Cuerpo Presente: Mourning and Cultural Representations of Death in Mexico, Featuring a Collection of Postmortem Photographs from Rural Mexico
Date: Friday June 26th
Time: 7:30 PM
The main purpose of this event is to present a series of postmortem photographs taken between the 1930’s and the 1950’s, when the tradition of celebrating a person’s departure with a last picture was very alive in small towns and villages in Mexico. A brief journey through some of Mexico’s cultural and artistic ways of celebrating death will provide the frame and background for a better understanding of these images.
Bio: Salvador Olguin holds a MA in Humanistic Studies, and is currently performing research on the subject of the body and its representations at New York University. He is primarily interested in studying cultural artifacts that depict the body in non-normative, unusual ways. He was born in Monterrey, Mexico and currently resides in Brooklyn.
Bodies Embalmed by Us NEVER TURN BLACK!: A Brief History of the Hyperstimulated Human Corpse.
John Troyer, Ph.D., Centre for Death and Society, University of Bath
Date: Thursday July 2nd
Time: 7:30 PM
In October 1902, Dr. Carl Lewis Barnes and his brother Thornton H. Barnes, both instructors at the Chicago College of Embalming, created a large exhibition of embalmed corpses and body parts for the National Funeral Directors Association in Milwaukee, WI. The Barnes brothers’ exhibit featured human specimens preserved with Bisga Embalming Fluid—a product invented and produced by Dr. Barnes for consumer use by other embalmers. The centerpiece of the exhibit was the Bisga Man, an embalmed male corpse sitting upright in a chair with one leg crossed over the other, wearing a fashionable suit.
In early twentieth century America, the Bisga Man represented the perfect nexus of mid to late nineteenth century preservation technologies that were to radically redefine the organic existence of the human corpse. Such preservation technologies represent a series of overlapping choices, embalming chemicals, apparatus, and funeral practices all intent on keeping the dead body looking ‘‘properly’’ human. Yet these external forces acting on the human corpse do much more than alter the chemical physiology of the dead body to suspend decomposition: through these forces, the concept of human death itself is simultaneously being altered.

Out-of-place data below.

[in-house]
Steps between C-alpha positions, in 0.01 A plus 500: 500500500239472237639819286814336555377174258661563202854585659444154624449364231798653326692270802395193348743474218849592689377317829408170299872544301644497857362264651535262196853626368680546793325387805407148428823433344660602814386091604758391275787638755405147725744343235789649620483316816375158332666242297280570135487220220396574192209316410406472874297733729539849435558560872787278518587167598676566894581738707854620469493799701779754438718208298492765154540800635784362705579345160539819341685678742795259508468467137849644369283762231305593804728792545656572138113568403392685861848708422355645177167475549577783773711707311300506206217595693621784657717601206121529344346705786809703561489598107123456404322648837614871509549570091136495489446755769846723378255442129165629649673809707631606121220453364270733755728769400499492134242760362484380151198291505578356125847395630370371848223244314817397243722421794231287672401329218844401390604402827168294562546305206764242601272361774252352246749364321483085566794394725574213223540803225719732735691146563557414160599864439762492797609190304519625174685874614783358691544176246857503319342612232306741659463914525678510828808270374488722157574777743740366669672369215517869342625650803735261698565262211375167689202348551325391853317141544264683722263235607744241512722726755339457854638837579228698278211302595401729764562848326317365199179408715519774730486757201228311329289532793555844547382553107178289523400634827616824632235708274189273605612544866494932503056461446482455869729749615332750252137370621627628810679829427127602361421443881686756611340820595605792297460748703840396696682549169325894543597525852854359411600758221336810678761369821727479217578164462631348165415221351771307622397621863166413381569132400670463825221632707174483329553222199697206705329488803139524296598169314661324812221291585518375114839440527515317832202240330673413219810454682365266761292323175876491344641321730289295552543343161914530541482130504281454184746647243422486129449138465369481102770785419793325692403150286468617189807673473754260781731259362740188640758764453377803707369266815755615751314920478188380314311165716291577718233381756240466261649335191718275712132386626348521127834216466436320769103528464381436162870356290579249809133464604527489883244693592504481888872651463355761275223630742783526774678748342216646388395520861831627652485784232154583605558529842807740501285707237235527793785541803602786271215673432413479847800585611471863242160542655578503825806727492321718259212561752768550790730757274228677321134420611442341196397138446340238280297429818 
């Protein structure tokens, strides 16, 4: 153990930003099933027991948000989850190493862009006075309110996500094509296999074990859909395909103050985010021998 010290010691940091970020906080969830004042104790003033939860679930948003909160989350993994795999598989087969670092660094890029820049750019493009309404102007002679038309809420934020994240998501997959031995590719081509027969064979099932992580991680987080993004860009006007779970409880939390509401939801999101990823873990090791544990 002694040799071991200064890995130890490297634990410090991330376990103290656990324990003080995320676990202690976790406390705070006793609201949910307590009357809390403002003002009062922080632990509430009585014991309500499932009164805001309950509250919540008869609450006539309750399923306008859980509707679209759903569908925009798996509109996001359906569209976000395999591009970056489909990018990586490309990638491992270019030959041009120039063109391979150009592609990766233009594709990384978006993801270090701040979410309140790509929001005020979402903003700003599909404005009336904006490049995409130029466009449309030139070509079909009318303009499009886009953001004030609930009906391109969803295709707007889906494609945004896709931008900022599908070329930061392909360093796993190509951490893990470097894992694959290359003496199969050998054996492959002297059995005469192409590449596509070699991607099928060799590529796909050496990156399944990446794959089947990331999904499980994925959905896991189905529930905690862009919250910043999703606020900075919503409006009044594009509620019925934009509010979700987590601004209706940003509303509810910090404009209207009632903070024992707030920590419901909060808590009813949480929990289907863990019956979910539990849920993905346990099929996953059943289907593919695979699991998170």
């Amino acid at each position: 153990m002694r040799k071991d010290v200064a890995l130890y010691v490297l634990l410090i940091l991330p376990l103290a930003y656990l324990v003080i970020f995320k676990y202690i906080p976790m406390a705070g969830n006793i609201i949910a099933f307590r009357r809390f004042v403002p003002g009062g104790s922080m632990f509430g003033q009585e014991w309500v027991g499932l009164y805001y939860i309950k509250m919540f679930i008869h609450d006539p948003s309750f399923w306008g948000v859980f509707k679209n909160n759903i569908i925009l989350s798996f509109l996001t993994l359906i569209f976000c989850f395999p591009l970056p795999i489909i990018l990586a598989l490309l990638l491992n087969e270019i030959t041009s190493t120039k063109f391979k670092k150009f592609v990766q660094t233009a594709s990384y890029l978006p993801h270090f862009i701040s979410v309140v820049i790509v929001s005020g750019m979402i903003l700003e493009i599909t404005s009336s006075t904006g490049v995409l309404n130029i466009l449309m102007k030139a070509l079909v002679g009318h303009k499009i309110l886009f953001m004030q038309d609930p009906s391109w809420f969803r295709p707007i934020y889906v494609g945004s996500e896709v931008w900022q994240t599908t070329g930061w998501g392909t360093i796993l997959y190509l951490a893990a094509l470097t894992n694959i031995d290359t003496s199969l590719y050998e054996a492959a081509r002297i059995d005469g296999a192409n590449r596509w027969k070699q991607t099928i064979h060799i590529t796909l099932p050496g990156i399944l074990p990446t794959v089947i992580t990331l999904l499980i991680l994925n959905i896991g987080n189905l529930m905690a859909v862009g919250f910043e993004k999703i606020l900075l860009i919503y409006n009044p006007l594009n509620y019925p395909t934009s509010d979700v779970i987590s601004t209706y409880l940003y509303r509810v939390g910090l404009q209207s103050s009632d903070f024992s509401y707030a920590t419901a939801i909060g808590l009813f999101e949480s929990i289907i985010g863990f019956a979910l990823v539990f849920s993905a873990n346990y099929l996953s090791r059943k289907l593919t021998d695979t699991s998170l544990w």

Troyer’s talk analyses and critiques how the modern human corpse became an invented and manufactured consumer product through the industrialization of the dead body in mid nineteenth century America. More specifically, this talk illustrates how the modern human corpse is an invention of specific mid nineteenth century embalming and photographic technologies that seemingly stopped the visible effects of death as they were seen by the general public.
Bio: John Troyer is the Death and Dying Practices Associate at the Centre for Death and Society in the University of Bath, England. He received his doctorate from the University of Minnesota in Comparative Studies in Discourse and Society in May 2006. His Ph.D. dissertation, entitled “Technologies of the Human Corpse, ” was awarded the University of Minnesota’s 2006 Best Dissertation Award in the Arts and Humanities. From 2007-2008 he was a Visiting Assistant Professor in the Department of Comparative Studies at The Ohio State University teaching the cultural studies of science and technology. Within the field of Death Studies, John focuses on delineating and defining the concept of the dead human subject. His research on death and dying, coupled with a cultural studies approach to understanding the global history of science and technology, brings new life to the Centre for Death and Society. His first book, shockingly titled Technologies of the Human Corpse, will appear in 2010. His father is a funeral director.
Both events are at the Observatory event space between the Proteus Gowanus Gallery and Reading Room, the Cabinet Magazine headquarters, and the Morbid Anatomy Library at 543 Union St. in Brooklyn.